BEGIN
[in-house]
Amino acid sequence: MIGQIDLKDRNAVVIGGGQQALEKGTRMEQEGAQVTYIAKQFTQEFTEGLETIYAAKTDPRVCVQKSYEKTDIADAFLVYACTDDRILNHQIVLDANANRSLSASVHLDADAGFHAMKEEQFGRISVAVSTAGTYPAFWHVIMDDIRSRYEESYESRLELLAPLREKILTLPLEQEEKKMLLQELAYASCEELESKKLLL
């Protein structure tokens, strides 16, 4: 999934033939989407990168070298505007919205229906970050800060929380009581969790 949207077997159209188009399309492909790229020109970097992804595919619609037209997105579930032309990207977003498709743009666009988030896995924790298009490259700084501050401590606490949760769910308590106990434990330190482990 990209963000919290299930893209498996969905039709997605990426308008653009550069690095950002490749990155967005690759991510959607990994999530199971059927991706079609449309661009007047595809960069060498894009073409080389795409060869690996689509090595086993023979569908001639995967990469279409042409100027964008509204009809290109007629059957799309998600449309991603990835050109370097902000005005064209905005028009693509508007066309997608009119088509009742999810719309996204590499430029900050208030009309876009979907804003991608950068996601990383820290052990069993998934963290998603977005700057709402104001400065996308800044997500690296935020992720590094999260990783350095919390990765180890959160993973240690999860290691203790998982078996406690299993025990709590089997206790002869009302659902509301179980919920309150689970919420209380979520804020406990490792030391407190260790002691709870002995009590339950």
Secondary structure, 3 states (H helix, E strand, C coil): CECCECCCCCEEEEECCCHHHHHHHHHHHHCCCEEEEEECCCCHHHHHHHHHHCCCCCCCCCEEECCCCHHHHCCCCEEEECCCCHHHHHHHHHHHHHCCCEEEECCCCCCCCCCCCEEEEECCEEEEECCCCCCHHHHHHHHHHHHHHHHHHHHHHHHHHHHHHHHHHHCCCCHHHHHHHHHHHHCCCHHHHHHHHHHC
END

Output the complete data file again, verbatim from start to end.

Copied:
[in-house]
Amino acid sequence: MIGQIDLKDRNAVVIGGGQQALEKGTRMEQEGAQVTYIAKQFTQEFTEGLETIYAAKTDPRVCVQKSYEKTDIADAFLVYACTDDRILNHQIVLDANANRSLSASVHLDADAGFHAMKEEQFGRISVAVSTAGTYPAFWHVIMDDIRSRYEESYESRLELLAPLREKILTLPLEQEEKKMLLQELAYASCEELESKKLLL
């Protein structure tokens, strides 16, 4: 999934033939989407990168070298505007919205229906970050800060929380009581969790 949207077997159209188009399309492909790229020109970097992804595919619609037209997105579930032309990207977003498709743009666009988030896995924790298009490259700084501050401590606490949760769910308590106990434990330190482990 990209963000919290299930893209498996969905039709997605990426308008653009550069690095950002490749990155967005690759991510959607990994999530199971059927991706079609449309661009007047595809960069060498894009073409080389795409060869690996689509090595086993023979569908001639995967990469279409042409100027964008509204009809290109007629059957799309998600449309991603990835050109370097902000005005064209905005028009693509508007066309997608009119088509009742999810719309996204590499430029900050208030009309876009979907804003991608950068996601990383820290052990069993998934963290998603977005700057709402104001400065996308800044997500690296935020992720590094999260990783350095919390990765180890959160993973240690999860290691203790998982078996406690299993025990709590089997206790002869009302659902509301179980919920309150689970919420209380979520804020406990490792030391407190260790002691709870002995009590339950």
Secondary structure, 3 states (H helix, E strand, C coil): CECCECCCCCEEEEECCCHHHHHHHHHHHHCCCEEEEEECCCCHHHHHHHHHHCCCCCCCCCEEECCCCHHHHCCCCEEEECCCCHHHHHHHHHHHHHCCCEEEECCCCCCCCCCCCEEEEECCEEEEECCCCCCHHHHHHHHHHHHHHHHHHHHHHHHHHHHHHHHHHHCCCCHHHHHHHHHHHHCCCHHHHHHHHHHC